I produce a show called Lo


I produce a show called Louisville Live, which features bands of all genres in the Louisville area. The concerts are shot with 5 cameras: 2 handheld up by the stage, sometimes on stage, sidestage or backstage. 2 of my cameras are tripod cameras with operators, and my MoneyCam, the mighty 20′ jib with a very experienced operator. As Ona Roll pointed out, the more cameras the better. These are my primary cameras. I recruit everybody I can to bring a handy-cam and shoot for fun. This is sometimes added in the edit. This part everybody seems to have covered. The 2 key points I would recommend:

Audio Chain: dedicate a person to do nothing but capture aseparateset of audio signals. Here’s why: Front-of-House mix (FOH) is usually mixed for the room. In most cases the guitar amps are more than enough to cut through without being in the mix. Therefore, the stereo feed out of the board won’t have guitars. When I started shooting live concerts I noticed most board mixes were vocals and kick drum.

In my case I use a Mark of the Unicorn 24i digital audio workstation married to a dual G4 mac in a rack. I show up to a gig, lay out my isolated splitter, take my feeds to aseparatemixer (100′ snake to truck) to set levels for the 24-track recorder. Not every show needs 24 tracks. My video of Pat Travers required only 16. Most shows have required 12 or less. If possible, include 2 condenser mics mounted way up high and pointing away from the stage for crowd and ambient sound. Take these tracks to a good engineer and have theengineermix and master the show in full length. I have worked with local and nation engineers and recording studios with no problems.

Not every show requires splitter, snakes and stuff. MOTU makes a great little 16 channel firewire interface called The Traveller. With this little gizmo you can sit right next to the FOH board, tap a line off each channel into the traveller and into your laptop. Burn the tracks to disc later for your engineer. We run our cameras with the shotgun mics set real low, as most shows are real loud. This audio is used mainly for reference.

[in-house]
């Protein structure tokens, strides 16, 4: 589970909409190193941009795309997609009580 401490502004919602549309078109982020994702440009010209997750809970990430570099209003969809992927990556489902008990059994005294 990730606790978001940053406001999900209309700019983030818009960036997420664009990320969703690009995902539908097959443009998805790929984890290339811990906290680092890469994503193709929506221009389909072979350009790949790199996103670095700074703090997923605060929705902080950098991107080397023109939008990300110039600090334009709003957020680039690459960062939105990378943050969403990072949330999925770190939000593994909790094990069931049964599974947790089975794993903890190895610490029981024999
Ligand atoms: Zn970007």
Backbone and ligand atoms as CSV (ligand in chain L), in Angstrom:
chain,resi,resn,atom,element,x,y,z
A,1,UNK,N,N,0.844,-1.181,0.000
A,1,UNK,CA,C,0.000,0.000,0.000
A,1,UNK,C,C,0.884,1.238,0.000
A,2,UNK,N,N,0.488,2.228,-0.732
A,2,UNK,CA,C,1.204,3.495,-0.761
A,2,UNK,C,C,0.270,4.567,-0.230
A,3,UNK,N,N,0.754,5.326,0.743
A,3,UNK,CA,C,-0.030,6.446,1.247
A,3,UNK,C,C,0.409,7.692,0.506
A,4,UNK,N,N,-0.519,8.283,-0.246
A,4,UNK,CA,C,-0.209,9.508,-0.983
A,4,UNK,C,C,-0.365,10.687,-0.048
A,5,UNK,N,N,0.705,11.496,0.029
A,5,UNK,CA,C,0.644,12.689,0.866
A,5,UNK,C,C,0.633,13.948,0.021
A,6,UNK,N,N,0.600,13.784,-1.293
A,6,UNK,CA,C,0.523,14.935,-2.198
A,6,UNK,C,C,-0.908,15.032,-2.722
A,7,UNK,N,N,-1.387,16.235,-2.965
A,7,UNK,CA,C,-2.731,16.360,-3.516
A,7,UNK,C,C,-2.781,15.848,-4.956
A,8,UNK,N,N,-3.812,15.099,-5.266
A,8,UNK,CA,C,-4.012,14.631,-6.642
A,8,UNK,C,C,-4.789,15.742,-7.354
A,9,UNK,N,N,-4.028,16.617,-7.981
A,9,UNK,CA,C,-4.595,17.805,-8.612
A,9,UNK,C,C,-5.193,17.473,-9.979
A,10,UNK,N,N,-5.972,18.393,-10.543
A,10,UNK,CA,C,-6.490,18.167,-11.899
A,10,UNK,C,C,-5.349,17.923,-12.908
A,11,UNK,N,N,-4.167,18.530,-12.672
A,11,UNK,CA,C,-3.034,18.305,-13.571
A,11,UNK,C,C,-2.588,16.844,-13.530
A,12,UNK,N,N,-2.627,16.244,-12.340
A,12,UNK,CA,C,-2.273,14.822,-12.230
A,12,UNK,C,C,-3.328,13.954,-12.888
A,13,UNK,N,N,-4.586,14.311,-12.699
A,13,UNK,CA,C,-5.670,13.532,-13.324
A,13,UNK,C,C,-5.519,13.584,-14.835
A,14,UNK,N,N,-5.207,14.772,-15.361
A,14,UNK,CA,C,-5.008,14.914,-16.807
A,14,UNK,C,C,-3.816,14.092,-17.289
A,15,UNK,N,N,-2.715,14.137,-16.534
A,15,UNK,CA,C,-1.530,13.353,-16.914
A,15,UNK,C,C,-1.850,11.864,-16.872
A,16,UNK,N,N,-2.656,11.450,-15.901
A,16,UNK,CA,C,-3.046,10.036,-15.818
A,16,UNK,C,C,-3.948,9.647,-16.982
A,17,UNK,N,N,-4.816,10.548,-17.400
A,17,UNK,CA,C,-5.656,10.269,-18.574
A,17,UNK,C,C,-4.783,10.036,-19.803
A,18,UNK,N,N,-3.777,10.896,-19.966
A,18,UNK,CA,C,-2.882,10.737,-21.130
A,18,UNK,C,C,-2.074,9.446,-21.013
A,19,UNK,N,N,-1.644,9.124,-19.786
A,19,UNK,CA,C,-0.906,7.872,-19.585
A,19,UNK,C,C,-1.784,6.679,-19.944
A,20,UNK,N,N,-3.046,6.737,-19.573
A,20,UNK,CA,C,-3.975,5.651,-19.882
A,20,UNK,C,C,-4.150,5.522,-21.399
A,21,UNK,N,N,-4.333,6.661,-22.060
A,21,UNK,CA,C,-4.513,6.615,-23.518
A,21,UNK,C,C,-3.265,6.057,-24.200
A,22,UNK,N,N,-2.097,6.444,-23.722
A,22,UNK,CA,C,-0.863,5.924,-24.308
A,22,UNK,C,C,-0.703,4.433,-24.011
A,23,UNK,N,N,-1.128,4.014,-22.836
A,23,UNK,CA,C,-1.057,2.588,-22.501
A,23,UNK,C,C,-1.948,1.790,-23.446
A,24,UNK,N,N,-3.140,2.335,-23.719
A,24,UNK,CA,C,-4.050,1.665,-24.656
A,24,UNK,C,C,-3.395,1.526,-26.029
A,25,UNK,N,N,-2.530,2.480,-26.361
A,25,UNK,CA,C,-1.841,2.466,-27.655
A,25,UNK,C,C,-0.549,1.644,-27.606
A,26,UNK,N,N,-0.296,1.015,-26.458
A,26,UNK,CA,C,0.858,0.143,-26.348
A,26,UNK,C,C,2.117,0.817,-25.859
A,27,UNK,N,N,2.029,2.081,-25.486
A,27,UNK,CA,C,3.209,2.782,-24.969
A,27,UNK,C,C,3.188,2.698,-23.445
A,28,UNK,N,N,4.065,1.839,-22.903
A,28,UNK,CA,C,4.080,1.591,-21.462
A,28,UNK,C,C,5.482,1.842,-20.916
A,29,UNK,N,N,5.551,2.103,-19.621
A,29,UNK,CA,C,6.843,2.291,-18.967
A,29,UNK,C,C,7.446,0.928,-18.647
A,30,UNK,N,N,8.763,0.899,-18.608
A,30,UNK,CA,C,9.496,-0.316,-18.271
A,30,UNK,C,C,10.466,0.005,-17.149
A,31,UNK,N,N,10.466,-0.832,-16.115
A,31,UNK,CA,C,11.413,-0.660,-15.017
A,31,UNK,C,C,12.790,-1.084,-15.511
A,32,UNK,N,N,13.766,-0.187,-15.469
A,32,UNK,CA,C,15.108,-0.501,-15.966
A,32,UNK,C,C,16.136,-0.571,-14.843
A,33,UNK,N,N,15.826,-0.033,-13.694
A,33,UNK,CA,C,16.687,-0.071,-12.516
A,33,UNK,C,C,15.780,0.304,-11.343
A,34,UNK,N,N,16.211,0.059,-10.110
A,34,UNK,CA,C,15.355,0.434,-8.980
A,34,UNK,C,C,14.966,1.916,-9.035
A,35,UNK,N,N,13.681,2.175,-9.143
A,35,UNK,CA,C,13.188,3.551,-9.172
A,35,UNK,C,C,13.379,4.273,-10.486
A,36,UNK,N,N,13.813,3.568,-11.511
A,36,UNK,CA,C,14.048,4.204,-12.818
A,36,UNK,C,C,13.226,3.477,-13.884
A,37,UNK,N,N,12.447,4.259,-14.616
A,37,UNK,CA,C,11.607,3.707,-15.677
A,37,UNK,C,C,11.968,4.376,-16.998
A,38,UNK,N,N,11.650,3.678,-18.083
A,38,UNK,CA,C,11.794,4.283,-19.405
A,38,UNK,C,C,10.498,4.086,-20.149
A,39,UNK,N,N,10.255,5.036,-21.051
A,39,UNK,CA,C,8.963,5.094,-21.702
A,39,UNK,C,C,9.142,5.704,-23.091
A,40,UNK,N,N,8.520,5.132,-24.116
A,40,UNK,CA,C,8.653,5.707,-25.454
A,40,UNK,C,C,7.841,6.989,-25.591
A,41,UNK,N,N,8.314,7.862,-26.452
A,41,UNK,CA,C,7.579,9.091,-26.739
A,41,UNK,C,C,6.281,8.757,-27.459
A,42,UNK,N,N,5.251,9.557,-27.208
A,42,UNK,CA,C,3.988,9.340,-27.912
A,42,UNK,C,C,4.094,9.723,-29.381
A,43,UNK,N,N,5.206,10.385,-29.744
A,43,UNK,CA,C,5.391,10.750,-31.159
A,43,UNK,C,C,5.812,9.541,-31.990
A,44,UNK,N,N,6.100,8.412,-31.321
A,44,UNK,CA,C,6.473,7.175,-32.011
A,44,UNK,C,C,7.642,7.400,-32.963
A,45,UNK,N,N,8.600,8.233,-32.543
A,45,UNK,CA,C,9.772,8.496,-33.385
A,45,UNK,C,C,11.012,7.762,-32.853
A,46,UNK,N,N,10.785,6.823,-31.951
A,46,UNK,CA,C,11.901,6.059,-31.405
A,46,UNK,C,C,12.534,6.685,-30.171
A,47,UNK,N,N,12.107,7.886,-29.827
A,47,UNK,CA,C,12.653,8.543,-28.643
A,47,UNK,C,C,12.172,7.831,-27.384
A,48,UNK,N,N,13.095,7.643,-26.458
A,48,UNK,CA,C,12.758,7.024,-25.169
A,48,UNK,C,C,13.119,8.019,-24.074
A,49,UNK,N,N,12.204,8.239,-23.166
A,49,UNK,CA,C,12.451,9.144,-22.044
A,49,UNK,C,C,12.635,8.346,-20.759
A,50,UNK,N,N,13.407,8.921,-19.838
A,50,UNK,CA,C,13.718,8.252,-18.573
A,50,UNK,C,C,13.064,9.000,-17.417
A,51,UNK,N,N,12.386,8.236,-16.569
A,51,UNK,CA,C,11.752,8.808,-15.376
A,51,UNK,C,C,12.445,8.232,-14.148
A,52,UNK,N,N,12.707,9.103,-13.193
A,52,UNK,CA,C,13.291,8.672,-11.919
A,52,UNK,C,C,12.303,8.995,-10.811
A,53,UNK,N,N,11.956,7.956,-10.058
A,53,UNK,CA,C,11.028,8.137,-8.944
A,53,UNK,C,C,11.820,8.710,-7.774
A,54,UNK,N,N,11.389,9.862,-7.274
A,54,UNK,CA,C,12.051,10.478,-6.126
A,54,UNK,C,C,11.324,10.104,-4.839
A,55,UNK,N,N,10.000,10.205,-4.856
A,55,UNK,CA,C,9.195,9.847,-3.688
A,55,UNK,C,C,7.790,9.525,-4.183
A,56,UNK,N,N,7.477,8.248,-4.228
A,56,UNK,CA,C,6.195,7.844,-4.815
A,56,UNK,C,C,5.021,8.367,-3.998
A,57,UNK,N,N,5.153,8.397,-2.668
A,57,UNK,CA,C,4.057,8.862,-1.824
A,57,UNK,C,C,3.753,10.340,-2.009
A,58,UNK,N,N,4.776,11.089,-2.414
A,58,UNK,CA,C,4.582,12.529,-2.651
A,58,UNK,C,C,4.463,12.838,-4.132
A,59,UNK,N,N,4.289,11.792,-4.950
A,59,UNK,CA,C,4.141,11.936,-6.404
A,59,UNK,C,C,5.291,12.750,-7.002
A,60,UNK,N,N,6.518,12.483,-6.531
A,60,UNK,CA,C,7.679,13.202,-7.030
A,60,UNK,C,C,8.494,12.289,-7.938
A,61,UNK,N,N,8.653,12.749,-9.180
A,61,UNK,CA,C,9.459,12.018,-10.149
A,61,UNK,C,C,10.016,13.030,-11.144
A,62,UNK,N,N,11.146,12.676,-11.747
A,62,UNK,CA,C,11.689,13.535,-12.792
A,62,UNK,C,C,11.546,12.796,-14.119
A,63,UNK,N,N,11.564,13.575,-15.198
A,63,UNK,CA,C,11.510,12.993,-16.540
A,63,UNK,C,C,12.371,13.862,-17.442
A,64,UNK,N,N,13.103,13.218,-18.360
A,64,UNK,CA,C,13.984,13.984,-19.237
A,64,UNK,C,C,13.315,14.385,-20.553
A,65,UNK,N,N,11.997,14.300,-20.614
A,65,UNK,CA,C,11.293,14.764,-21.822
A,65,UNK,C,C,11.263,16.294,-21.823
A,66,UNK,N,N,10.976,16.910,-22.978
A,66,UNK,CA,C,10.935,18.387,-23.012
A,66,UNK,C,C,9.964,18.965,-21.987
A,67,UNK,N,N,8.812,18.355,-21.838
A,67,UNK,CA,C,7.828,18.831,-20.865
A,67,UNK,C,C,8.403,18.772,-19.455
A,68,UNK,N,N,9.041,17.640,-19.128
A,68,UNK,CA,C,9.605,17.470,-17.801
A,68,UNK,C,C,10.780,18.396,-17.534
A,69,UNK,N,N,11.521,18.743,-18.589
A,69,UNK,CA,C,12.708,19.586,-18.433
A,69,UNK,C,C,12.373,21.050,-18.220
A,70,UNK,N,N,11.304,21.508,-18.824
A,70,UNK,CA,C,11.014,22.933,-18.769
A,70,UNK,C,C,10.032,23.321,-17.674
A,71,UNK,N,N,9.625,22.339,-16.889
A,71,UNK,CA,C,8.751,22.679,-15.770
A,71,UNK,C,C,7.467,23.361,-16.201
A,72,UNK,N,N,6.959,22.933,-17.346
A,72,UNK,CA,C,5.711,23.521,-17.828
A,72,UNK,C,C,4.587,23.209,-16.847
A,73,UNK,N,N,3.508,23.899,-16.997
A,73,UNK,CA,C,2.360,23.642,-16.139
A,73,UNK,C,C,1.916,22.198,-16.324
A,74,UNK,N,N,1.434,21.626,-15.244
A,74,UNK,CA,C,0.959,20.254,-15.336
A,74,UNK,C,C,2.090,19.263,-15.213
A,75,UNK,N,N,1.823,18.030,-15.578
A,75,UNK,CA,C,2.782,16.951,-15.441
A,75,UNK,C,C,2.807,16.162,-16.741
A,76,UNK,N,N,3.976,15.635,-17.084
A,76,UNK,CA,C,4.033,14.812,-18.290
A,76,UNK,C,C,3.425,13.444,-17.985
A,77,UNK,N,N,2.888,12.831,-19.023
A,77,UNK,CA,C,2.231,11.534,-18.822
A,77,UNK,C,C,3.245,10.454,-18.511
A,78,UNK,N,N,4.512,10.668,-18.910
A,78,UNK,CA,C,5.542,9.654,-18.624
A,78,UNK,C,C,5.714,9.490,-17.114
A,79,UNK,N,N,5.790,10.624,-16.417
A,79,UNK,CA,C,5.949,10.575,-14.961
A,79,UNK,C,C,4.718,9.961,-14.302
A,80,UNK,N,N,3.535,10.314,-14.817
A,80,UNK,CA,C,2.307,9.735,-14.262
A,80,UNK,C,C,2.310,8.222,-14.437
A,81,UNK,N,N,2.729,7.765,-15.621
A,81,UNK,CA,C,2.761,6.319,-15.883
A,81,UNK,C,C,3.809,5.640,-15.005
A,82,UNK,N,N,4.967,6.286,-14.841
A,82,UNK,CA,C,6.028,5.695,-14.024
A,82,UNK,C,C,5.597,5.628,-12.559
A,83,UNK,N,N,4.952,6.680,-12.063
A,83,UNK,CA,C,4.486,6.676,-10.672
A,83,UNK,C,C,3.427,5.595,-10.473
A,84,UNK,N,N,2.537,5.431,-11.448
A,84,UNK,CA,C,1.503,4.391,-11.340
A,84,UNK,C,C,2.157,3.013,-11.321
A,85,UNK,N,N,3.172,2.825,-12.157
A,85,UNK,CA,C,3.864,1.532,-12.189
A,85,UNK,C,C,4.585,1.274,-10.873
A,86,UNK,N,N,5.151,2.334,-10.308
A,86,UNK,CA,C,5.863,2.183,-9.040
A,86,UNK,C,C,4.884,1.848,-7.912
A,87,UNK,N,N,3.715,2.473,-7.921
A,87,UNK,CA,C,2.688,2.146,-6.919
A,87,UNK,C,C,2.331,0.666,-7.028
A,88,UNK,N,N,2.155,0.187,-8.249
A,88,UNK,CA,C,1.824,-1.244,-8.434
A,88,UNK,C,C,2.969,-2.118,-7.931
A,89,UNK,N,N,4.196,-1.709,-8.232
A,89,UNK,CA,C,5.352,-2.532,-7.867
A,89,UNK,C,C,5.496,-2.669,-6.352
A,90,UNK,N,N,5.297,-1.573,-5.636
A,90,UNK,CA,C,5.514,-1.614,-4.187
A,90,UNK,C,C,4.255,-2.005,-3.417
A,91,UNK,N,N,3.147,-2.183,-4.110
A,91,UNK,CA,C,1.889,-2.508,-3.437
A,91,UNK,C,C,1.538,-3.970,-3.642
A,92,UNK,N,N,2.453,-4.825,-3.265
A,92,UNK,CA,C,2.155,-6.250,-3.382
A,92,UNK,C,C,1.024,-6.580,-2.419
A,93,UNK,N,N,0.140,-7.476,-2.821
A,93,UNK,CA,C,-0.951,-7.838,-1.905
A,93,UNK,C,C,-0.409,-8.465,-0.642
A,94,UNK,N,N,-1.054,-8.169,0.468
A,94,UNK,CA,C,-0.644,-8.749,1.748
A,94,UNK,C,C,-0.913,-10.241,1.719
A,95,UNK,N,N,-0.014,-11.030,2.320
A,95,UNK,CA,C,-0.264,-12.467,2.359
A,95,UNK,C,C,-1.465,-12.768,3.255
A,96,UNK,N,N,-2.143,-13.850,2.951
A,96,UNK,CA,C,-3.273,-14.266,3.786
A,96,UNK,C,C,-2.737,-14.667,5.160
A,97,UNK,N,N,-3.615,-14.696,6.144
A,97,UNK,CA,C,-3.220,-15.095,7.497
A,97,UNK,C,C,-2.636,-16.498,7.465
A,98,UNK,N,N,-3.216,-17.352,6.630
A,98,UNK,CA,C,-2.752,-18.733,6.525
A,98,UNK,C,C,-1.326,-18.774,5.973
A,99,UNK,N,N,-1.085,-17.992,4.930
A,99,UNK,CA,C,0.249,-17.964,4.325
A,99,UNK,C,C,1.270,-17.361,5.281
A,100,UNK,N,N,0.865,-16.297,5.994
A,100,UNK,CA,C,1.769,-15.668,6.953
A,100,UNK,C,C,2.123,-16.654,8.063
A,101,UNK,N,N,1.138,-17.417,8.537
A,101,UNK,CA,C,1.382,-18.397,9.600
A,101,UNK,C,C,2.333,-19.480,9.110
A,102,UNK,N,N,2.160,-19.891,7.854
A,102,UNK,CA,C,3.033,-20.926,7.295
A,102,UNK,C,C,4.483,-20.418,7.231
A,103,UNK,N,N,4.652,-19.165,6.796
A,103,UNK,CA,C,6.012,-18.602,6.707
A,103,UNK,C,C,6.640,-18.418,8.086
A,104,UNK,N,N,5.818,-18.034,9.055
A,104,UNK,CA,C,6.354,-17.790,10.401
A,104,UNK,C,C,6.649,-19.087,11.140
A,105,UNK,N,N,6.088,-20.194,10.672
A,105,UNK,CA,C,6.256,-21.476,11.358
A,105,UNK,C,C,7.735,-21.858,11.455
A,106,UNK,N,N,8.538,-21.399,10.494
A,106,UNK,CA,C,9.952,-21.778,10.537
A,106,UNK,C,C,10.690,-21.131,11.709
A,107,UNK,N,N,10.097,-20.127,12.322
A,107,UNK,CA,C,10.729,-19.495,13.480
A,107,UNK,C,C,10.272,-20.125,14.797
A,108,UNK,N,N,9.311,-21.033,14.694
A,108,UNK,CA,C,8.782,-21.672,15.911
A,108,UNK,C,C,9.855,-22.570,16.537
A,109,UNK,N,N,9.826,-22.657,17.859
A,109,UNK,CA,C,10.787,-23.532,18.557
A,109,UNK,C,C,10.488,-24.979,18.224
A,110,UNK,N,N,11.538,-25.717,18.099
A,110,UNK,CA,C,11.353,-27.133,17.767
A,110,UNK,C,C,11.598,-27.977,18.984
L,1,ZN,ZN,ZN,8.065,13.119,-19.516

At the beginning of each performance, we have a grip come out with the white board. This tells the crew to start rolling as I want to see the white balance on tape when I go to edit. After the camera ops signal white balance, the clapboard is brought up and held for a few seconds with band name, date and venue. The grip then claps the board and all camera ops know not to stop tape until the performance is over. This ensures all tapes will have a known synch point. The clapboard is also recorded on the audio chain, which guarantees everything will be in synch in the edit suite.

Adding these 2 key ingredients, separate audio chain and synchpoint will greatly increase your effectiveness andefficiencyin the edit suite later. FCP4.5 and above will let you set up up to 16 cameras (depending on your hardware) and edit like a technical director at a console in a network facility, switiching from camera angel to camera angle on the fly, in real-time. The synchpoints you were so uptight about at the shoot are now easy to find and guarantee a glitch-less 45-minute edit.

I have to admit, not every show has been perfect. The biggest problem is camera ops underestimating battery strength, so a tape dies during the show, then starts back up 2 minutes later. THAT is a bitch to find and re-synch. We have successfully produced dozens of shows and DVD’s using this technique. For examples of thistechniquein action, please visit http://youtube.com/tkturbox

Devon, I usually wait until I get the audio mix back before I begin the next step of my process,whichis to log the tapes with my in point just before the clapboard and my outpoint at the end and digitize the entire collection of tapes. This runs about 12G of drive space per tape hour. 5 hour-long performance tapes requires about 60 in drive space. If you want to use the editing trick described above, I recommend several really fast drives, or a RAID, if you can float it.

Sorry to expound so liberally, but this is the type of production I am personally very passionate about.


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